1. What were my achievements this past year?
2. How can I maintain this level of performance?
3. What did I not do well?
4. What can I do to improve this performance?
5. What can my boss do to assist me?
6. How can the organization assist me?
7. What are my goals for the upcoming year?

I filled that form out like a bawse. In case you were wondering why I didn't blog during the first half of this month, it's because I was writing an 8 page document about my work wins over the past 12 months.

And then? The 4 employees who report to me needed to fill out their forms so we could talk.
I wanted to be contribute meaningful observations to those 4 meetings, so I prepared by coming up with my own list about their individual successes. In case you're wondering, I am a believer in Simon Sinek's leadership philosophies:

If you're a manager or a boss, what's your north star guiding principle? Who's your mentor? Which writers/presenters/leaders have been influential in your life? Do you have a philosophy? How do you know what to do? Instinct?

I'm lucky blessed very fortunate in that I have a great (means large, expansive) fantastic (means bizarre, eccentric, fanciful, imaginary, whimsical?) BRILLIANT team; talented, self-disciplined, trust-worthy, hard-working. Makes my job super easy. (Seriously, it's gonna take me a year to get this blog post done.)

My Max had a birthday this month.

Above photo is not current. 

We met at the lake to celebrate. 
How do families recognize birthdays? We have a meal together. I transfer money into birthday child's account. We may or may not have cake. We definitely do not sing. 

I feel I need to put more effort in. 

Birthday boy, cooking some of the steaks (above).
His older brother, cooking the other ones (below).

Youngest bro chopping chives and garlic.

... and the girls, cuddled under the heat register. (Dani, Misty and Toto.)

Instead of a cake, the requested desert was chocolate chip cookies. 
Which I haven't made in 5 years. 
So the recipe was no longer in the forefront of my memory bank.
I texted Jule, who was out of town, but had it saved in her phone.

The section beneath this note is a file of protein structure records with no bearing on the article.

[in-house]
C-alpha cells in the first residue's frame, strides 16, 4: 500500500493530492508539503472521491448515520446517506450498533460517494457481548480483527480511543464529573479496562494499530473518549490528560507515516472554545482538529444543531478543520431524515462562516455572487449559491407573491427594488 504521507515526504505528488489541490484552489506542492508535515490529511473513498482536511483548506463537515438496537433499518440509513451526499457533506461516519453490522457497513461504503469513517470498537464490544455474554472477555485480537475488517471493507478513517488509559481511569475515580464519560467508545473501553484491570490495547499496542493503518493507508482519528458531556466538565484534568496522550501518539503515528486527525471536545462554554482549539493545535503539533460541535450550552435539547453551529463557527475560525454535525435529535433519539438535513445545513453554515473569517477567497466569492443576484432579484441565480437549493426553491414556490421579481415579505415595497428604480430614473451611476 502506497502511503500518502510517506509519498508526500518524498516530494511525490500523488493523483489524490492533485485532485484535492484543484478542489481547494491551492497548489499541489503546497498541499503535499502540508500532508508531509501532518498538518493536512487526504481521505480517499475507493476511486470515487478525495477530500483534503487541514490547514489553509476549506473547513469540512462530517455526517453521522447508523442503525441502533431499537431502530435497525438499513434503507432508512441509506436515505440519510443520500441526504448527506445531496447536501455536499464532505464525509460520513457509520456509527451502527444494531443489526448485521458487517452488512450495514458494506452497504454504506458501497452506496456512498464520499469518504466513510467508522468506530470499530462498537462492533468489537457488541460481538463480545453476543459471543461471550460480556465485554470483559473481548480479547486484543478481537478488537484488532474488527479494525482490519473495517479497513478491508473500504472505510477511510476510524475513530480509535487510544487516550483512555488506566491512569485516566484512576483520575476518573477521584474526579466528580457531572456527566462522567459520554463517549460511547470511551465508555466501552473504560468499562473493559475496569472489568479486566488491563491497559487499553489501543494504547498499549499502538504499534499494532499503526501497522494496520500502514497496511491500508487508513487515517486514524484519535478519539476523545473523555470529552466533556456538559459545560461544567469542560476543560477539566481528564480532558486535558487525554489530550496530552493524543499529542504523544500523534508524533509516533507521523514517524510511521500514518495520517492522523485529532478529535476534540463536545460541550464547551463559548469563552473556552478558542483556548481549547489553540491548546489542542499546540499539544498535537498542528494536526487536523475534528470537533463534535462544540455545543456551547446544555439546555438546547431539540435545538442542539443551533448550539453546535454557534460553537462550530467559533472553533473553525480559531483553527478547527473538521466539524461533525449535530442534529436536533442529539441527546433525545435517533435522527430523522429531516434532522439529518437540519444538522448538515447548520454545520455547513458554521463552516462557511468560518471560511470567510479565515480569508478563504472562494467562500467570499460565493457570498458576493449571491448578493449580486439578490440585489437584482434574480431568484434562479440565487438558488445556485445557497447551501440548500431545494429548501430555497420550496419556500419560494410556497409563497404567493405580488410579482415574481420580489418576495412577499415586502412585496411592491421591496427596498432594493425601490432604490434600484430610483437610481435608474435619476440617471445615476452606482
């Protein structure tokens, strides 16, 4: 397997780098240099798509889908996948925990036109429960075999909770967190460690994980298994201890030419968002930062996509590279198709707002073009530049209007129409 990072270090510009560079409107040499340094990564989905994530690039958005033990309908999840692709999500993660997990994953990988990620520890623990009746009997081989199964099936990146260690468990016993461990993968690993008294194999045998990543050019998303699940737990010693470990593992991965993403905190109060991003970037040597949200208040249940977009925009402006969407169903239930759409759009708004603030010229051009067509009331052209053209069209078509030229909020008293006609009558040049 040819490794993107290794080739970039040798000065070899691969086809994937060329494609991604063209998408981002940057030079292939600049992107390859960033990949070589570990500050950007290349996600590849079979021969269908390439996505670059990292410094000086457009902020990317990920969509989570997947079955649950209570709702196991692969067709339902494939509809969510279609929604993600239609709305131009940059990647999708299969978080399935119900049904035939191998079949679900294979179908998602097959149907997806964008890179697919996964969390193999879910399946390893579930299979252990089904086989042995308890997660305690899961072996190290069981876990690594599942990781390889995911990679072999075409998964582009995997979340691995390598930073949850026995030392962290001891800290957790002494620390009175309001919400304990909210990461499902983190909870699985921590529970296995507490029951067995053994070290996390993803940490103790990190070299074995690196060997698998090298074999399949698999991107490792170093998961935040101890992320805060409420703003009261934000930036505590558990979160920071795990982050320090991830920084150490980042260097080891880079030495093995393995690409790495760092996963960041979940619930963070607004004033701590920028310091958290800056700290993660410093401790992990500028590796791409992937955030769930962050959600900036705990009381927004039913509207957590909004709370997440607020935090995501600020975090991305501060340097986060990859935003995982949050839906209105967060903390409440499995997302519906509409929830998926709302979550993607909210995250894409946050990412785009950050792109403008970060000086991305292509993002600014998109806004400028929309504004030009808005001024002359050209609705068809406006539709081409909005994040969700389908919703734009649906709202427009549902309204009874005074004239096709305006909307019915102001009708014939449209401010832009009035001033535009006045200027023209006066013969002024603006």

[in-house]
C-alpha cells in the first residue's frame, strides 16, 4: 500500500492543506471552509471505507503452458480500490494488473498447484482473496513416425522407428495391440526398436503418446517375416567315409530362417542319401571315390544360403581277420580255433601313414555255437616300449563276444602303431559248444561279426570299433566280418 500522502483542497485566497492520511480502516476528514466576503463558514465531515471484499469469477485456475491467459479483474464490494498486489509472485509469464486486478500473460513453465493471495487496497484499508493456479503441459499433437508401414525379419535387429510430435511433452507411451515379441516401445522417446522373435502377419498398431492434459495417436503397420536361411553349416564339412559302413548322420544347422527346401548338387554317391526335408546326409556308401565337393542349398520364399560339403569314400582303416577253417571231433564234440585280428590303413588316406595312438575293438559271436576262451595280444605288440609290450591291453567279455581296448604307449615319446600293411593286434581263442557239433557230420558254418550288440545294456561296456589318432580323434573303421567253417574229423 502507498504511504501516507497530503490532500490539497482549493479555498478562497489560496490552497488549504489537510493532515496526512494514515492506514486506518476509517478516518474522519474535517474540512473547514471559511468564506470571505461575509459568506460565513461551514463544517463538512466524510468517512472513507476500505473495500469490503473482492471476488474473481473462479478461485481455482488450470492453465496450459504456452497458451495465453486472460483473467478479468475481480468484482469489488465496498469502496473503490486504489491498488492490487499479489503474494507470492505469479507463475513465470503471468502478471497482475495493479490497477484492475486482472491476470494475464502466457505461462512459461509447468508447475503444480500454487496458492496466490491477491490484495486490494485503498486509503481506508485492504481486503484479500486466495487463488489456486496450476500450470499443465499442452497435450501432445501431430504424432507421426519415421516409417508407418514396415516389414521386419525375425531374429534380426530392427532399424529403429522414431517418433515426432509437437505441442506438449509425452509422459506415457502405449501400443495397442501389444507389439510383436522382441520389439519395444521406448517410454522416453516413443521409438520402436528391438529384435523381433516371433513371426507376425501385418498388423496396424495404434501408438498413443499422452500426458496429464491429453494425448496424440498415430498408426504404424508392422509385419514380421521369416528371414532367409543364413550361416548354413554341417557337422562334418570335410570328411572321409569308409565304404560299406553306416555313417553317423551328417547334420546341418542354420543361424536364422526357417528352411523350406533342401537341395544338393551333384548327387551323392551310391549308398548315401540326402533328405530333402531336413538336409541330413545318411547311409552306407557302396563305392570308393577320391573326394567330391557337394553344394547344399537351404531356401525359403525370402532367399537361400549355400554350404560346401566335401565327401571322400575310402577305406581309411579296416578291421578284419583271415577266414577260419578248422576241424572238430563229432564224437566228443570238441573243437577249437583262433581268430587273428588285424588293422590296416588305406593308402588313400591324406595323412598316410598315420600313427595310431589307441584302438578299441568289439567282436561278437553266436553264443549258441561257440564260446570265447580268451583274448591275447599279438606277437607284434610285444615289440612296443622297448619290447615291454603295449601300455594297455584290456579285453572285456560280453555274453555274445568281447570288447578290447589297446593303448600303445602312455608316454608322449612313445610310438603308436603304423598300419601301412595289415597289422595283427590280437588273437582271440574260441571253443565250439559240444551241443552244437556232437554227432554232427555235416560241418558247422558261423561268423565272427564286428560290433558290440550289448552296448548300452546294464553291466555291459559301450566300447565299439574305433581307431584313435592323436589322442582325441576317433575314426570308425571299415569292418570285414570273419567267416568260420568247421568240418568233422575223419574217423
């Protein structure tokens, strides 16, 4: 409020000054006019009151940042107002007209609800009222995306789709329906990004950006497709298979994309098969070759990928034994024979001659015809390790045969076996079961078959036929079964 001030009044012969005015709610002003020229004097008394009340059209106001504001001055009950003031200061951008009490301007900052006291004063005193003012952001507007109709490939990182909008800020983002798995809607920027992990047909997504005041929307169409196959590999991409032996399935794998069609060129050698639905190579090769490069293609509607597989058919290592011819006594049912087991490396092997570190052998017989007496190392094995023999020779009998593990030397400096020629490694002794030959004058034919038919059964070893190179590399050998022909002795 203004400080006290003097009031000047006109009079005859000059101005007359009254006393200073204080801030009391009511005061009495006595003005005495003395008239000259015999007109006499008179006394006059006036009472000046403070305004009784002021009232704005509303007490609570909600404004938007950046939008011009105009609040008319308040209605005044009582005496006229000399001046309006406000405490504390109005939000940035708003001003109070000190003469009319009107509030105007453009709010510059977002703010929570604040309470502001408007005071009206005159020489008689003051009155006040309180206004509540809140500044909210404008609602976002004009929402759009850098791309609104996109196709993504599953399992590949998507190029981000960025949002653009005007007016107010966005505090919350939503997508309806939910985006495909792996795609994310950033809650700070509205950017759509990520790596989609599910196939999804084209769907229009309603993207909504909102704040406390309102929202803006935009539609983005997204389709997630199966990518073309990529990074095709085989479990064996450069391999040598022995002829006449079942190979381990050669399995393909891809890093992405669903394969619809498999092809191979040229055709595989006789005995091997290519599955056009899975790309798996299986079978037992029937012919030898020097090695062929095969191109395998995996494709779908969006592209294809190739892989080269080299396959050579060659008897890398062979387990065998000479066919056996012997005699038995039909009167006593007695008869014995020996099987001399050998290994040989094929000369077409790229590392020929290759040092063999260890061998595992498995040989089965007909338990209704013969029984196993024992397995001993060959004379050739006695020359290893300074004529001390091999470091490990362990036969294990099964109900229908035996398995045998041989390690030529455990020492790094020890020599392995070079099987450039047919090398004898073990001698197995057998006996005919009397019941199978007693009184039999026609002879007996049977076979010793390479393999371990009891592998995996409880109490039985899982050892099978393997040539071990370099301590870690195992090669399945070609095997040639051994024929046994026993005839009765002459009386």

And this was my first batch:

Where I had accidentally doubled the butter.
Threw it all out, and hours later, finally, the second batch was ready to be consumed:

According to Max, I redeemed myself. 
They were good. Very good. Awesome. Perfect. Almost as good as Grandma O's. 
We ate them all.

A typical evening with the Okids:

I guess our biggest birthday present to Max was the gift of him being allowed to be the first one to leave on Monday. Haha. The other two stuck around to unplug the cabin. Drew used a snake and Draino to clear the completely stopped up sink. (Ewwwwww.) And Clint climbed up onto the roof to clear out the completely stopped up downspouts. 

Trying to capture the wall of water that spilled over the roof once things were moving again...

And then, channeling his grandfather, he built a fire. To burn the garbage. 

There's a certain amount of peace to be had, knowing that the drains are flowing, right?
So very thankful for my boys. 

In keeping with the theme of this month (Looking After Things) next up was my truck.
It too, was poked and prodded in all it's private parts, checking to make sure all the drains were flowing. (Last tune-up there was some talk of transmission troubles. But alas, it, like me, is very healthy, despite it's advanced age.) HOWEVER, it did need a new set of tires. 

So I made another appointment and sat in the showroom with my laptop and worked while I waited. (Same thing as the day before at the dealership.) If you see me out and about in Langley during working hours, I will likely have my laptop with me, fully connected to the office, running things from a customer service lounge or doctor's waiting room. 

I feel like this month has been all about appointments.
Of course my semi-annual dental check-up was this month as well.